The first step is to become more aware of the conditions that make fraud possible.  The fraud triangle is a model that describes three components that need to be present in order for fraud to occur:

  1. Motivation (or Need)
  2. Rationalization
  3. Opportunity

When fewer than three legs of the triangle are present, we can deter fraud.  When all three are present, fraud could occur.

Motivation

Financial pressure at home is an example of when motivation to commit fraud is present.  The fraud perpetrator finds themselves in need of large amounts of cash due to any number of reasons:  poor investments, gambling, a flamboyant lifestyle, need for health care funds, family requirements, or social pressure.  In short, the person needs money and lots of it fast.

Rationalization

The person who commits fraud rationalizes the act in their minds:

  • I’m too smart to get caught.
  • I’ll put it back when my luck changes.
  • The big company won’t miss it.
  • I don’t like the person I’m stealing from.
  • I’m entitled to it.

At some point in the process, the person who commits fraud loses their sense of right and wrong and their fear of any consequences.

Opportunity

Here’s where you as a business owner come in.  If there’s a leak in your control processes, then you have created an opportunity for fraud to occur.  People who handle cash, signatory authority on a bank account, or financial records with poor oversight could notice that there is an opportunity for fraud to occur with the ability to cover the act up for some time.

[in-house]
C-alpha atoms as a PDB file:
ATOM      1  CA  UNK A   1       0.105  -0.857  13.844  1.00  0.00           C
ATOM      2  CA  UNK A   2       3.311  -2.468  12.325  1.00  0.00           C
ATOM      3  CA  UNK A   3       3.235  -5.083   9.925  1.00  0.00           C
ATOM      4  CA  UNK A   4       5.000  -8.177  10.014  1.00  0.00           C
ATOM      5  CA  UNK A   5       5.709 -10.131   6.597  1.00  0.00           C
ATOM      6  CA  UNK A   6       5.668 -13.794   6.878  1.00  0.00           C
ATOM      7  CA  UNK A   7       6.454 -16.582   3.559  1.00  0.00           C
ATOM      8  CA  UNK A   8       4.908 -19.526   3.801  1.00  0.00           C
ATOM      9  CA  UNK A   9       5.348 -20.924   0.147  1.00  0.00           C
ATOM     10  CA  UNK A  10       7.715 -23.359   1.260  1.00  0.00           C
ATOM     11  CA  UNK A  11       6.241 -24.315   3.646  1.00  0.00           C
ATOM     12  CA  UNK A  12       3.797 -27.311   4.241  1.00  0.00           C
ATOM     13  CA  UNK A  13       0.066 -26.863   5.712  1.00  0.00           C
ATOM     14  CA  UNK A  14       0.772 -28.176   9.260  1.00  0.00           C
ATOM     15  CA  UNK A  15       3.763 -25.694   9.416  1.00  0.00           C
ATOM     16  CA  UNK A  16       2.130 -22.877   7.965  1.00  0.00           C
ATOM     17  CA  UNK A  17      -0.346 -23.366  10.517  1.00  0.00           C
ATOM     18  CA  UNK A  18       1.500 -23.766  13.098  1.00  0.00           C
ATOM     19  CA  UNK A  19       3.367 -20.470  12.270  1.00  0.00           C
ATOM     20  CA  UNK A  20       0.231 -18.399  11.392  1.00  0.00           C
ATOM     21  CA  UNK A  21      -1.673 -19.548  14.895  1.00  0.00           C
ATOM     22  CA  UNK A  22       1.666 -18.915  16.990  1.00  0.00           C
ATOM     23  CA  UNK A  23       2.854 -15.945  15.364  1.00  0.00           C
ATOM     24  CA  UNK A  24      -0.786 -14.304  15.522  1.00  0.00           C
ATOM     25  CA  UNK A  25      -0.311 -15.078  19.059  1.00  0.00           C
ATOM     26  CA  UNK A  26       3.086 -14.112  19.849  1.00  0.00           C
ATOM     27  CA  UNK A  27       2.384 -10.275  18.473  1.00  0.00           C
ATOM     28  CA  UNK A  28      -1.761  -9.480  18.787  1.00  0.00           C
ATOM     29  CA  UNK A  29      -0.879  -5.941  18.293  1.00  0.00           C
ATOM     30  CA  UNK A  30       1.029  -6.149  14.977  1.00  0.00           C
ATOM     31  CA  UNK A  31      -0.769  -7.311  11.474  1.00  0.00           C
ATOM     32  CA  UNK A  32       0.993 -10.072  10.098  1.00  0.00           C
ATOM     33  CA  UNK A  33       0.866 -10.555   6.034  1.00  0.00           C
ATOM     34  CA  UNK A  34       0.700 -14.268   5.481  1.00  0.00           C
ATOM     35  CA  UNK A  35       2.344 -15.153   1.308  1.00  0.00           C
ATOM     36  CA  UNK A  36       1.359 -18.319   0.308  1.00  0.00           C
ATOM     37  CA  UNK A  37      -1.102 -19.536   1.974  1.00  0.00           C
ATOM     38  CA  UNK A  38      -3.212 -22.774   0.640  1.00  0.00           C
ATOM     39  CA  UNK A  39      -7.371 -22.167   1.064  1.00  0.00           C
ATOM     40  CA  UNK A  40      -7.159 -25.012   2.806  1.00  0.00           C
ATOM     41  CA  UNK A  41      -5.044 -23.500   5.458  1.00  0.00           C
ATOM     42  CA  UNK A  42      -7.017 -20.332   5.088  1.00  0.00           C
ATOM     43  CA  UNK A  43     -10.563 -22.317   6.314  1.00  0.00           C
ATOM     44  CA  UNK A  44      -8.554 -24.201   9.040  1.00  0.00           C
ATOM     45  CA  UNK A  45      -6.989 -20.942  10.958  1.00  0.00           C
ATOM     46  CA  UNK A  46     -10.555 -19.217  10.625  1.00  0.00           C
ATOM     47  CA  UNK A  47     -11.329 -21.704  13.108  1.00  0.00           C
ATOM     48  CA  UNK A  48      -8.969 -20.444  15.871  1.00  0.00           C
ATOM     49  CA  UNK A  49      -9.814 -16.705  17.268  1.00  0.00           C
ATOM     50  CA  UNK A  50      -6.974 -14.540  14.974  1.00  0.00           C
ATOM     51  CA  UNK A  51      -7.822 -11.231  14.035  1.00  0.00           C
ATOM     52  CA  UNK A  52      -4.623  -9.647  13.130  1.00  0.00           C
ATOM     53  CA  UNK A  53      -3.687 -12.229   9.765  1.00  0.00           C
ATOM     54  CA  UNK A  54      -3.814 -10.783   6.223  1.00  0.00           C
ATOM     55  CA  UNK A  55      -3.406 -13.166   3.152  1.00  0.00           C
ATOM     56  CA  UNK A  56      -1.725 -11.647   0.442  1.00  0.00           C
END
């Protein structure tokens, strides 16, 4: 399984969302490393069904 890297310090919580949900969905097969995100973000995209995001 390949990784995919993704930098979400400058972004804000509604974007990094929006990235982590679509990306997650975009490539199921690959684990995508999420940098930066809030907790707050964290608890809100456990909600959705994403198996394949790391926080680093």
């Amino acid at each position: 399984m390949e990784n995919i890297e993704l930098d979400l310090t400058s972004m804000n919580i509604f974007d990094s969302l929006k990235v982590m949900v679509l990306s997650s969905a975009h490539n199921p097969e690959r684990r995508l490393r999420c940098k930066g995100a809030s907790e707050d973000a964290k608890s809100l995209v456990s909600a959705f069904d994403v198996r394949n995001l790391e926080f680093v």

Seventy-seven percent of all frauds occur in one of these departments:  accounting, operations, sales, executive/upper management, customer service, purchasing and finance. The banking and financial services, government and public administration, and manufacturing industries are at the highest risk for fraud cases. (Source: ACFE)

Prevention

Once you understand a little about fraud, prevention is the next step.   To some degree, all three points on the triangle can be controlled; however, most fraud prevention programs focus on the third area the most:  Opportunity.  When you can shut down the opportunity for fraud, then you’ve gone a long way to prevent it.

While we hope fraud never happens to you, it makes good sense to take preventative steps to avoid it.  Please give us a call if we can help you in any way.

Will 2016 Be Your Best Year Ever?